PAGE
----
Update for Apple TV closes critical holes
Apple has released an Apple TV 2.2 update, which also fixes three vulnerabilities in the Apple TV living room iTunes client and streaming media box. Two critical holes can be exploited to inject and execute code on the box. They are based on incorrect processing of STSZ and other atoms in manipulated films. In this context, the term "atom" refers to a container that can contain descriptions or data.
The bug makes it possible to provoke targeted buffer and heap overflows and also to inject malicious code into system memory. Furthermore, Apple TV video output crashes when specially crafted images in PICT format are displayed.
The patch brings Apple TV devices with firmware versions 1.0 and 2.1 up-to-date. Since Apple TV only checks for updates once a week, it could take several days for the update to be found and automatically installed for some users. Alternatively, users can install the update manually by selecting System Preferences and Update Software on the Apple TV menu system.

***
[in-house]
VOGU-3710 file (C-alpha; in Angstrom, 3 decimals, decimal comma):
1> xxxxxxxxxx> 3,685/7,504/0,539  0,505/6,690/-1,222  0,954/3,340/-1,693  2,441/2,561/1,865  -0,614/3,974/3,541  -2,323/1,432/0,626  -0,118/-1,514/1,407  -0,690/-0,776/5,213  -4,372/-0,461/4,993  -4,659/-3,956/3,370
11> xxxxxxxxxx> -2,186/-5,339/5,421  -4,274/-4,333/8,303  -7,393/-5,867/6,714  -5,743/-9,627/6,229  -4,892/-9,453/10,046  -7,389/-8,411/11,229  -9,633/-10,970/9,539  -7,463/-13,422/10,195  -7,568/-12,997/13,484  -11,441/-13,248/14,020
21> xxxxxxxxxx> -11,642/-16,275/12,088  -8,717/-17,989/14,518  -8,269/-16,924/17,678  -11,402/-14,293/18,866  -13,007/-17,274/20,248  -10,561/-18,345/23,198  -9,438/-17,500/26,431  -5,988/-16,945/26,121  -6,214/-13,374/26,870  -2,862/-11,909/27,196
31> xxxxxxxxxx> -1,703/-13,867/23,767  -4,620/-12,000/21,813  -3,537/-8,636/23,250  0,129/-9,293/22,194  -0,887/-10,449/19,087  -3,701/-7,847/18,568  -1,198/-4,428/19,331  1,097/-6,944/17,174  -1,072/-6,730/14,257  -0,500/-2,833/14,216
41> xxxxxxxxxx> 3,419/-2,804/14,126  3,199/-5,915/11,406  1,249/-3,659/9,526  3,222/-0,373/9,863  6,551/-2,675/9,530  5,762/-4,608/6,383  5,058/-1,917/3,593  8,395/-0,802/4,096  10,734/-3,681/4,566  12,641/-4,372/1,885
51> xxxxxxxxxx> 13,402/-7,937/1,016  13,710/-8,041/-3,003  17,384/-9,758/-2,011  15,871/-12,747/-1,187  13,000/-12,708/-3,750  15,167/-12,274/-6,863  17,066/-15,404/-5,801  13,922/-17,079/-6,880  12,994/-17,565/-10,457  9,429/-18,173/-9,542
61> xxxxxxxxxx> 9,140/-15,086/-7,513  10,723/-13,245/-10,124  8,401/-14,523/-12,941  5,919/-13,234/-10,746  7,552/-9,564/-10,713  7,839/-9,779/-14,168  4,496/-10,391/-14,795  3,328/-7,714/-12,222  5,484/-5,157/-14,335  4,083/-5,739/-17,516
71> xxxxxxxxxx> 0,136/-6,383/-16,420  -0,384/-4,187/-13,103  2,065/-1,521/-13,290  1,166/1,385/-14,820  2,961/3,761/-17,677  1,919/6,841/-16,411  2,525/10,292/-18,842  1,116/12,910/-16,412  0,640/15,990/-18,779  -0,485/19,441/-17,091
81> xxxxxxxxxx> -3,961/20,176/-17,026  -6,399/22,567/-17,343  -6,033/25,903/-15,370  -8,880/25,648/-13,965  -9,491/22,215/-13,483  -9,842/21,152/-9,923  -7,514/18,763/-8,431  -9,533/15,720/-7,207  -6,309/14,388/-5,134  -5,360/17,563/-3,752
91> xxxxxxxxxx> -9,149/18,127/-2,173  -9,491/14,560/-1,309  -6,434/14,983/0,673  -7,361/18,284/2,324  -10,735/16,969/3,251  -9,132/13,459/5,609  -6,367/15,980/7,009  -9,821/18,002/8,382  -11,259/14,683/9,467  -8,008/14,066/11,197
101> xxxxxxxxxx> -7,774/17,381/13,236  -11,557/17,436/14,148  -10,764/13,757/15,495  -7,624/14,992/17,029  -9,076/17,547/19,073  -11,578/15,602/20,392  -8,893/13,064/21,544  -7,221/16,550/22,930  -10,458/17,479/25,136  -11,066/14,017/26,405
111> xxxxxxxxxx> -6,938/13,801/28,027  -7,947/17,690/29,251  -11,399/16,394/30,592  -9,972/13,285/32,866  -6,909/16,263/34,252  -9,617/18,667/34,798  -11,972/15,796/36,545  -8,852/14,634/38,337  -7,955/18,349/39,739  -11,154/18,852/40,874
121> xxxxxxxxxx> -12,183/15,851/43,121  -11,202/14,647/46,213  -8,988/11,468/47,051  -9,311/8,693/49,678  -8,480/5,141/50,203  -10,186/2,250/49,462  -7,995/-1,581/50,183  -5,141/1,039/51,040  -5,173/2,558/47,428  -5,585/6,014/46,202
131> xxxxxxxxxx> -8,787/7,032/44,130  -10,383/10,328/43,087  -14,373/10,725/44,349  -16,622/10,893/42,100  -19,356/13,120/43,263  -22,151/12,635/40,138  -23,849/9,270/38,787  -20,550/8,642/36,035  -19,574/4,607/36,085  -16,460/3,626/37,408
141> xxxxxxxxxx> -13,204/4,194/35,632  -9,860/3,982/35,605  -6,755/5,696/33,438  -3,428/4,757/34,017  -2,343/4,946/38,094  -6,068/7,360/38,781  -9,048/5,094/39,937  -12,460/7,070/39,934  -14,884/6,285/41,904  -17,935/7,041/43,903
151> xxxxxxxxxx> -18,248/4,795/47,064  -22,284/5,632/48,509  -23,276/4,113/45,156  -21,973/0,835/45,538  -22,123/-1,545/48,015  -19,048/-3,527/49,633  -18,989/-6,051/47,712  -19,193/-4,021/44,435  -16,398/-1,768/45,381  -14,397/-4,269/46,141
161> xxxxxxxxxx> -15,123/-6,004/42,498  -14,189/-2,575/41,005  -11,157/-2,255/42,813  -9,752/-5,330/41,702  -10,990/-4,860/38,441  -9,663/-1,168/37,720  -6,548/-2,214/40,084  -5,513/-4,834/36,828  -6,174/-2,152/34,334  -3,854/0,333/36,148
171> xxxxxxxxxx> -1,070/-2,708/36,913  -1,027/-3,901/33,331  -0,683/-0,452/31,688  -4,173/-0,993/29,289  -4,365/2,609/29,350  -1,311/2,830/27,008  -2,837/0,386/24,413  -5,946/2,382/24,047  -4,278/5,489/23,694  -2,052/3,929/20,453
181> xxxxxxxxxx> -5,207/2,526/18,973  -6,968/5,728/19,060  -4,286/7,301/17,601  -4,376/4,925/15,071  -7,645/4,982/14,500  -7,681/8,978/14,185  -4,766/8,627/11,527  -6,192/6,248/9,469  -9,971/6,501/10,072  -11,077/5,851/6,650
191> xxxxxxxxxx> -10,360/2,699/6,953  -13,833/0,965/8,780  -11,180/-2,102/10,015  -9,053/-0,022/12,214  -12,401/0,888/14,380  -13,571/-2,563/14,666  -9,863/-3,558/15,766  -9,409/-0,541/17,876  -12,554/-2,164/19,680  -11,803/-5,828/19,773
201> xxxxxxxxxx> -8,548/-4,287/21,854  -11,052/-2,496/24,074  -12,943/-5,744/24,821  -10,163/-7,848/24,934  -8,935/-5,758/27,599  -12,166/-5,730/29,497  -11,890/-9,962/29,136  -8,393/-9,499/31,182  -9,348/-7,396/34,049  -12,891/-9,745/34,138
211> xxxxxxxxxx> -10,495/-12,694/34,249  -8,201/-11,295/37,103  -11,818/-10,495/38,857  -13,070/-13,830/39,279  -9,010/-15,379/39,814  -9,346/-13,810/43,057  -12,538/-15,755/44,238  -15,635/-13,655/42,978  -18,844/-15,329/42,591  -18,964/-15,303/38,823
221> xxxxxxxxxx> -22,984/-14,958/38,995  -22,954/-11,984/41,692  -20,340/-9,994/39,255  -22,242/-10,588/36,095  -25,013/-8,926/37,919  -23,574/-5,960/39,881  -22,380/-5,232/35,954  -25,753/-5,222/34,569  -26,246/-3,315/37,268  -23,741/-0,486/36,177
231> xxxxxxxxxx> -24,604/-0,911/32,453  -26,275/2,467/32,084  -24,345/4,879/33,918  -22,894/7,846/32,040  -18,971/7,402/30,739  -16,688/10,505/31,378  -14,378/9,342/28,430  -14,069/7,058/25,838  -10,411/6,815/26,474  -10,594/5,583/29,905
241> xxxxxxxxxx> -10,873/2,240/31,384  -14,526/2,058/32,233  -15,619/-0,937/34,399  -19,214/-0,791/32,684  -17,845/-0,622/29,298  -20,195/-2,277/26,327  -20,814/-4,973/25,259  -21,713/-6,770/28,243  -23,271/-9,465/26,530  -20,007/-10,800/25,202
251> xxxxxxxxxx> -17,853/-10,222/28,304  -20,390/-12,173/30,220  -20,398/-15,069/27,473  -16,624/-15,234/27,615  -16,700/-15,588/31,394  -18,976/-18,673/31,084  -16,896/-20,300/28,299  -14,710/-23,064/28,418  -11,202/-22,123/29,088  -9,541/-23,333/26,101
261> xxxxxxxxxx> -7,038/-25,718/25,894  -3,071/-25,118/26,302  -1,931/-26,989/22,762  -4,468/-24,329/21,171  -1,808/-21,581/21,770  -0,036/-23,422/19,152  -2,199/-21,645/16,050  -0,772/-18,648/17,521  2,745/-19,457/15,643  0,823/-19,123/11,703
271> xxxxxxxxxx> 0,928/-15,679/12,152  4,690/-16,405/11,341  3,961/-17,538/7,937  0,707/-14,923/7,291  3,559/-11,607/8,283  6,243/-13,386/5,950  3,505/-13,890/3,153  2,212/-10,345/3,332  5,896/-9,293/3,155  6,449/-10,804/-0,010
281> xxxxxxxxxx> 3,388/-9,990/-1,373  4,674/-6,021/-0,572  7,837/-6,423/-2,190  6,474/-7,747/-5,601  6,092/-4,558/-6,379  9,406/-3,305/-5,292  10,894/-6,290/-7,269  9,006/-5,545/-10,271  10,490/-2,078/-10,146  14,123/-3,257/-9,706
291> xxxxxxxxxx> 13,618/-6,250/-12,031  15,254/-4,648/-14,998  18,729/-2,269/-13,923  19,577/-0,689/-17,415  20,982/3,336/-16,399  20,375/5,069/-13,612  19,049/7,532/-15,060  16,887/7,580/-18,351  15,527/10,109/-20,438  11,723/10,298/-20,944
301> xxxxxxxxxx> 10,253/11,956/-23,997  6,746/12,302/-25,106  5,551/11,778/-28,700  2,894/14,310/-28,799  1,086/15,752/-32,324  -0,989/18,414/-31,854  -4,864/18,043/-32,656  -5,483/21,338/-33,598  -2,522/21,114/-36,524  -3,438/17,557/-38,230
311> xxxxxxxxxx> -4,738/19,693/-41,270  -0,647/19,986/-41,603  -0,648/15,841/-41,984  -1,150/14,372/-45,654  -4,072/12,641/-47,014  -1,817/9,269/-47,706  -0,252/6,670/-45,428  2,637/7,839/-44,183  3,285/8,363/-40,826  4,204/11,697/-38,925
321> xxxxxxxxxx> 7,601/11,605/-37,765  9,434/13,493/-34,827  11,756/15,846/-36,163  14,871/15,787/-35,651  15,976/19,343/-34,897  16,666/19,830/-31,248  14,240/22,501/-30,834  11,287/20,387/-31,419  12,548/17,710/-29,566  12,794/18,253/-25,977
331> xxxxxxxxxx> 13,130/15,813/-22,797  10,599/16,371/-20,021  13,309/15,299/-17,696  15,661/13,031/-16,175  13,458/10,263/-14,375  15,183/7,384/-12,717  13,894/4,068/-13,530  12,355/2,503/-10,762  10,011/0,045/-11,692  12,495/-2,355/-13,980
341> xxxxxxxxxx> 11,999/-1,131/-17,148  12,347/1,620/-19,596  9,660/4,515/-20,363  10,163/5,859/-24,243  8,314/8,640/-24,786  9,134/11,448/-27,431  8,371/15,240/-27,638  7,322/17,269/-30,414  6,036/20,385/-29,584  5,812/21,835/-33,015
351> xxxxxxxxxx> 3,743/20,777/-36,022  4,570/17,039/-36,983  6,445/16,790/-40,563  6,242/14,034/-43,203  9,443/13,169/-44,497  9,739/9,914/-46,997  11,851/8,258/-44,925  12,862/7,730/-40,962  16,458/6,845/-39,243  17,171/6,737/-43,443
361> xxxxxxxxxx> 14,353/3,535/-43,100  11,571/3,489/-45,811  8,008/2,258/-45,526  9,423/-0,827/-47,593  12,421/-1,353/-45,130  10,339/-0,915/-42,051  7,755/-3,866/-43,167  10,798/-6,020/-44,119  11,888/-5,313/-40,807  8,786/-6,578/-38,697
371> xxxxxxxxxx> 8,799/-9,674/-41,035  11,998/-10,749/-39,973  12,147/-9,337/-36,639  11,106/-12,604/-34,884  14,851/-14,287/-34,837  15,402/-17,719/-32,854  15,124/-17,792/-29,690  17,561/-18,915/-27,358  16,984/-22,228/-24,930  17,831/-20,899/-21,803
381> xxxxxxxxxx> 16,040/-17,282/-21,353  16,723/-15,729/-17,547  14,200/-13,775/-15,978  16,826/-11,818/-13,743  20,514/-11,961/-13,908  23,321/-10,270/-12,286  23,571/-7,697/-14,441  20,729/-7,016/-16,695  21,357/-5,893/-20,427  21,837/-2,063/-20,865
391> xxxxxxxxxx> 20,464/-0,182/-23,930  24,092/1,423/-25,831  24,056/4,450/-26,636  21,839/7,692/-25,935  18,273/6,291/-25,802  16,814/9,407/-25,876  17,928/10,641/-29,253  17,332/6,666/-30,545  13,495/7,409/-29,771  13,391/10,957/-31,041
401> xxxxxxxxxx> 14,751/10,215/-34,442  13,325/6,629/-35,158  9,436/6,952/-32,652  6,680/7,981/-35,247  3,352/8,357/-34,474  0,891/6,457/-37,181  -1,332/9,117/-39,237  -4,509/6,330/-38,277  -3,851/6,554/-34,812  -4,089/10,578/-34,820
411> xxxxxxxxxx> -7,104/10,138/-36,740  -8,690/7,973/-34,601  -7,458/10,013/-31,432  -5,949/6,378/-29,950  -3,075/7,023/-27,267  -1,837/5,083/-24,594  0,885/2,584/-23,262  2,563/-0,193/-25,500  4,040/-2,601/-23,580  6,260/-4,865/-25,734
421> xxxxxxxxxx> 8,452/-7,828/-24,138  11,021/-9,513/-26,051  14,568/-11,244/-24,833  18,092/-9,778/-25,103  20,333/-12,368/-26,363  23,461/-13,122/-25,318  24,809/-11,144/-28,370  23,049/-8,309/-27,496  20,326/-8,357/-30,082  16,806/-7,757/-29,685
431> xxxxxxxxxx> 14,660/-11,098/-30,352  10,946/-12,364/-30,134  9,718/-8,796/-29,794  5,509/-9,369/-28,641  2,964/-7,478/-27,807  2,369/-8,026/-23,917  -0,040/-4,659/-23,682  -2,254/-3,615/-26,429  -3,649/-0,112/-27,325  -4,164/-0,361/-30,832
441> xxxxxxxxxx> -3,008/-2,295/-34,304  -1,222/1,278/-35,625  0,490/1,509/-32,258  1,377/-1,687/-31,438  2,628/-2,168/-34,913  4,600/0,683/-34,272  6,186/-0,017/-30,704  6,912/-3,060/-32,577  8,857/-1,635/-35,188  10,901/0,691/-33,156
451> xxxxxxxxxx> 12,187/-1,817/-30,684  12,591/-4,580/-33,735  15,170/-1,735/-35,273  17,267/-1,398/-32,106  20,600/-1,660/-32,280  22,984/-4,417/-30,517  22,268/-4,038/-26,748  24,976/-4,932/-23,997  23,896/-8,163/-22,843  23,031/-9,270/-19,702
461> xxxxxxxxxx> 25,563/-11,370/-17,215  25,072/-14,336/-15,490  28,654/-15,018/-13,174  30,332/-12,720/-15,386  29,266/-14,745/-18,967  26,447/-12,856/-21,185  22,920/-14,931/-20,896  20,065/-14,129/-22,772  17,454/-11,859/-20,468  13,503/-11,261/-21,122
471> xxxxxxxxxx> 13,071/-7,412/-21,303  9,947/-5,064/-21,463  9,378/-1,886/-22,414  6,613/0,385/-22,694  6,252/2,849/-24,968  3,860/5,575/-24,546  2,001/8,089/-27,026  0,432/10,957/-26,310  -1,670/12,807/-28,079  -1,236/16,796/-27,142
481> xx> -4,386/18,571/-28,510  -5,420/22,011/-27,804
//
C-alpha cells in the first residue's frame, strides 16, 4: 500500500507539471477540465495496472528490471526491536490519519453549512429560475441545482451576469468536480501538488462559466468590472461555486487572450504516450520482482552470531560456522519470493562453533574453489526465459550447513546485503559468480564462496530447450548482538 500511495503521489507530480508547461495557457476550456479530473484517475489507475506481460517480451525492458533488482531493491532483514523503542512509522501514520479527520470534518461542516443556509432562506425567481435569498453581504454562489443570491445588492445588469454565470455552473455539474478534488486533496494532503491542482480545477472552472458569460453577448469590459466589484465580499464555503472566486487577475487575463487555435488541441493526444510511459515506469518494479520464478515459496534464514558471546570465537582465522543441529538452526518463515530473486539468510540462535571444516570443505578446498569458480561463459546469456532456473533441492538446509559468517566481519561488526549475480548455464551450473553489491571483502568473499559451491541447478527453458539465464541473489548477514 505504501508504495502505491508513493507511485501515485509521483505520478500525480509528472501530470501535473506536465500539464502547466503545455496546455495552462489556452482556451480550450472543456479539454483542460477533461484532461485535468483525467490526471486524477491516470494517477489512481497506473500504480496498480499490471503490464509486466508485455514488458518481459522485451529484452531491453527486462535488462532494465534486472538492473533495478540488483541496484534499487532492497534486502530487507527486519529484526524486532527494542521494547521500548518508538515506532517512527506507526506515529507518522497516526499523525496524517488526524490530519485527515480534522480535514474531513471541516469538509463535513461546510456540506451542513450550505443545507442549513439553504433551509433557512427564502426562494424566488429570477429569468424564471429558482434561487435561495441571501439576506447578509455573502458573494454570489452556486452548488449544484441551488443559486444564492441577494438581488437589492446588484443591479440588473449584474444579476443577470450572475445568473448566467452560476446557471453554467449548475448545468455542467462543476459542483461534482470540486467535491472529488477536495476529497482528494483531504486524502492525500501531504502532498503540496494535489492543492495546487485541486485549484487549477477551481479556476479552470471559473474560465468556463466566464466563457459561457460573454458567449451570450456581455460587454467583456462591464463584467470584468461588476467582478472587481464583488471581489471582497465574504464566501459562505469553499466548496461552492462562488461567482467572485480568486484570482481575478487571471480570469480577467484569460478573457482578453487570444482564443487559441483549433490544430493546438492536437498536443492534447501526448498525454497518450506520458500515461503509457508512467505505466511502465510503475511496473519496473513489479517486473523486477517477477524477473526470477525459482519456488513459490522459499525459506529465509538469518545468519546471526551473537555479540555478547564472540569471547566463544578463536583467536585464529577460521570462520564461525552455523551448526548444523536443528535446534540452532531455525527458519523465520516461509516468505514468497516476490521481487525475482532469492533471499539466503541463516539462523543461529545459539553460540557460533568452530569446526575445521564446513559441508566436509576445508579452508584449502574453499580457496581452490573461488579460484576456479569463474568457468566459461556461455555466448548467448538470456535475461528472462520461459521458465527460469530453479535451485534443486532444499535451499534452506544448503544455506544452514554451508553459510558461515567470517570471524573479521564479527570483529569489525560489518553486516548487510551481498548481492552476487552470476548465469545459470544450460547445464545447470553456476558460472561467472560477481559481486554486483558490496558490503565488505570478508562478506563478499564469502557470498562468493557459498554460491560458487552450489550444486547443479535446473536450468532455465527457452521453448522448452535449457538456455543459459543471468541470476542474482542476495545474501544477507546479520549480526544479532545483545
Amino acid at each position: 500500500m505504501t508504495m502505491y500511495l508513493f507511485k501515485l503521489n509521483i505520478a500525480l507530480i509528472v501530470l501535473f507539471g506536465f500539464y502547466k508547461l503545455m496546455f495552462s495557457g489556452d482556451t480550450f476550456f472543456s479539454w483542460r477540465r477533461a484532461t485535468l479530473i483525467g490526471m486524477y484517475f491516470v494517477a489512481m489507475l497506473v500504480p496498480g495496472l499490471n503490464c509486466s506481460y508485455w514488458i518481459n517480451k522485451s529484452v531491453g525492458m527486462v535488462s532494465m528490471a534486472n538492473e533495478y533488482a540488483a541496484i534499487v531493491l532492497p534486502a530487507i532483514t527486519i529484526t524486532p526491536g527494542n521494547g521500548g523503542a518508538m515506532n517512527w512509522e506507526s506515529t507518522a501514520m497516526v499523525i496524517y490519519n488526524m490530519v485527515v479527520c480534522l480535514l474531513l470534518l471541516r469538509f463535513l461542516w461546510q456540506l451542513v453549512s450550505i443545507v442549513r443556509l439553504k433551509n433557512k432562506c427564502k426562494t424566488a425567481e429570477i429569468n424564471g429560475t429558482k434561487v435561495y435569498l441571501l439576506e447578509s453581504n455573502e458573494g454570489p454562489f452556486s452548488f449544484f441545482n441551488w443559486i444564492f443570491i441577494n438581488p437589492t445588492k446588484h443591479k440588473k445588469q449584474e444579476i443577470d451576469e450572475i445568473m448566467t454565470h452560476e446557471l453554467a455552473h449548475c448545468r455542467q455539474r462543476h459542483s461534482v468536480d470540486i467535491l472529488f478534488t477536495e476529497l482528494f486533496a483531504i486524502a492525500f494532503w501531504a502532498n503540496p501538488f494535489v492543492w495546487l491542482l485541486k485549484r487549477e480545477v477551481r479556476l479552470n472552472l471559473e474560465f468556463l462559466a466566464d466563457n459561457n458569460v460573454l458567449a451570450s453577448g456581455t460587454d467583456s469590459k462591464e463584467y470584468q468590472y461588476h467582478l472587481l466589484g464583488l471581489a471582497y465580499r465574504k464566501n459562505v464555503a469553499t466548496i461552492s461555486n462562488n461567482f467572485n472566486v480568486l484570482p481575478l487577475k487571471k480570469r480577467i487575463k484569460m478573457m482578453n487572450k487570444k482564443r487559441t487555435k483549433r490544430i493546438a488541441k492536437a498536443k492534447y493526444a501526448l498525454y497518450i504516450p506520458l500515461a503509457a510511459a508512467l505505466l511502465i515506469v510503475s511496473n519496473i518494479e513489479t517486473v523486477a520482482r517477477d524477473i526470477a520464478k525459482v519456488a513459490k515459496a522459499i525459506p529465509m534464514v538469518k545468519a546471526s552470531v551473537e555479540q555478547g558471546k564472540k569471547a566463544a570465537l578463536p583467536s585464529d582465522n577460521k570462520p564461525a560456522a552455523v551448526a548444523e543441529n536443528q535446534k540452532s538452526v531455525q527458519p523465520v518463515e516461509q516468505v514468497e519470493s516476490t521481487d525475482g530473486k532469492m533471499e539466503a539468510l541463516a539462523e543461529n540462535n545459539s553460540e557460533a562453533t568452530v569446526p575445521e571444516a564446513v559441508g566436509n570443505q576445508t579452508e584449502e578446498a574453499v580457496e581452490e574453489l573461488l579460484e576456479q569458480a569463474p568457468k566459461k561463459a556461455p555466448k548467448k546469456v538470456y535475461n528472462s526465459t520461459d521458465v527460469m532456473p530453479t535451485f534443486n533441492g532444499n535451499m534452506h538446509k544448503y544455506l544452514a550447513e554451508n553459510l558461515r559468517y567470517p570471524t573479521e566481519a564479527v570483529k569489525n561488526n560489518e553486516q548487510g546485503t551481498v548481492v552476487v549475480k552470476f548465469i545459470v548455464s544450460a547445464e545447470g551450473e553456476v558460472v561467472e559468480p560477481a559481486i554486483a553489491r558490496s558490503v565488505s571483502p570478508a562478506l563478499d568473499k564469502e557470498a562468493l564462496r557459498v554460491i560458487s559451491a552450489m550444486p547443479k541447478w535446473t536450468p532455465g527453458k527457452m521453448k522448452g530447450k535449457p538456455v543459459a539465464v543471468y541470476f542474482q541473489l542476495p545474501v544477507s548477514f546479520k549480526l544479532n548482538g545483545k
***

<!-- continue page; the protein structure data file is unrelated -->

The installation of the update evidently caused serious problems for some users. Several users reported that the box kept rebooting itself whenever they tried to install it. But according to Apple, the problem was not caused by the update itself, but rather by a problem with the update server.